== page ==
Sometimes good candidates are lost or won in the interview. These days, recruiting is a group effort. A hiring manager can’t simply opt out of the process anymore and walk into a meeting blindly only to completely screw it up. Candidates today aren’t hungry enough to jump at any old position that comes along. They now demand communication and transparency. Candidates today are searching the internet for information about your company, they’re looking at your team photos on social media, and they’re definitely reading reviews on sites like Glassdoor. In this time of scrutiny, it’s going to be difficult to compete if your hiring manager isn’t on board with the message. You’re going to have to teach your hiring manager to sell the position and sell the company.
Ditch the Inquisition and Sell, Hiring Manager, Sell!
In the old days, a hiring manager could largely opt out of the hiring process. He or she could come in at the end, meet the top candidates and pick the one they wanted. Now, they also have to be on brand, on message. They have to worry about whether a candidate will post the questions they asked in the interview on Glassdoor. They have to worry if their position will sit empty because they weren’t as forthcoming about the organization culture. Today, the hiring manager has to be involved in the hiring process as much as the Talent Acquisition team. So what do you teach them and how?
Talent Acquisition must sit recruiting managers down and go over the message. Whether a recruiting manager knows it or not, every employer has a message and a brand that they want potential employees to hear. This message should be authentic and in line with their talent brand. Ideally, a strong employer brand is supported by a strong talent brand. If the two are not in sync, your recruiting manager may be driving potential employees away. Teach your recruiting managers the official messaging to connect hiring efforts with a candidate’s experience interviewing. Do they know what differentiates your organization from its competitors, what makes them unique in the market? They should be able to articulate all of this to a potential employee as an extension of your employer branding efforts.
Teach your recruiting managers how to interview. Frequently, the number one complaint from candidates is that their interview was not good. Many recruiting managers just don’t know how to interview. Beyond the top 6 questions your team wants to know about, your recruiting manager should be able to make the experience great for potential employees. Offer them training in interviewing techniques and teach them how Talent Acquisition is able to get the answers they want without the inquisition. Offer role-playing scenarios to recruiting managers seeking to apply these tools. Practice, practice, practice. With a little training and development, a recruiting manager can become a very effective interviewer.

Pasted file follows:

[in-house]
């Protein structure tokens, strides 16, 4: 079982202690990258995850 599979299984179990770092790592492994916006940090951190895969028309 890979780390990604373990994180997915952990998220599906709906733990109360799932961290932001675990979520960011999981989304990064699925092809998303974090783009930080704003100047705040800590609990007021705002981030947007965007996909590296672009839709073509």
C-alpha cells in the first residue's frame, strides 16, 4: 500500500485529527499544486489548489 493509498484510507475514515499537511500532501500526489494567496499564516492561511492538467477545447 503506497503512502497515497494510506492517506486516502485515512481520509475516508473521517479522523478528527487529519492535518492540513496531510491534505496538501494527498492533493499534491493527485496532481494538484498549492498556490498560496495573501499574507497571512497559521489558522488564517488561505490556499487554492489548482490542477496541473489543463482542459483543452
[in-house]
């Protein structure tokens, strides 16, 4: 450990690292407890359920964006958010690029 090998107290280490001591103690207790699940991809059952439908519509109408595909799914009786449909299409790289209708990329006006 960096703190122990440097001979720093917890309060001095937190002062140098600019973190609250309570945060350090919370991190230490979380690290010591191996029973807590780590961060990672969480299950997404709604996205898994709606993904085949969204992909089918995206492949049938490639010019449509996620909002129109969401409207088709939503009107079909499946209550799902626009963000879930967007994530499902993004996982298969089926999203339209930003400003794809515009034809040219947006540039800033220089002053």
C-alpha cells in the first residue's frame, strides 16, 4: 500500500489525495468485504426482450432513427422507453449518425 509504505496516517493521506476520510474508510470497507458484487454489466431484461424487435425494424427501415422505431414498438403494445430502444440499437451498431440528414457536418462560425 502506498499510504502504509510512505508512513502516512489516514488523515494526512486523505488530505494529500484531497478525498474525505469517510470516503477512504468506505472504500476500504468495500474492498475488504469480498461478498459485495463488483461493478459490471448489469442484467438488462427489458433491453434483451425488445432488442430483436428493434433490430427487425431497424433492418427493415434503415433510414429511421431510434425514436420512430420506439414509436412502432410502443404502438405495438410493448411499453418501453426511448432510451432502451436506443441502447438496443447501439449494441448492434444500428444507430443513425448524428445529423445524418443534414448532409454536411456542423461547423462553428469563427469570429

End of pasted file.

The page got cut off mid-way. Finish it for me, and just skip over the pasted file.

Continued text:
Review your company culture with a recruiting manager. Many recruiting managers are great employees, but they don’t quite know what the company culture is, let alone how to articulate it. By going over the intricacies of your company culture, you can position your recruiting manager as an authority on the company. This information is critical to the potential employee experience and can be the differentiator that causes a potential employee to choose your company over a competitor. Teach your recruiting manager how to discuss company culture in a positive and realistic way. If they’re trying to sell the company, they should be able to do so without faking it or making false claims. No new employee wants to start a position finding out that the laid back team they thought they were joining is really a high-pressure high-stress environment. Give your recruiting manager the tools to discuss the company culture with potential employees to set them up for success.
The old models for hiring are broken. Today’s candidates seek transparency, communication, and interaction with team members. An effective recruiting manager can bridge the gap between Talent Acquisition and the company, offering potential employees the insight they crave. Using these techniques, your company can sell the position and acquire the talent it desires.
Written by Greg Rokos.
Originally posted on talentculture.com
Opinions expressed in this article are those of the author and not of The HR Gazette or its team members.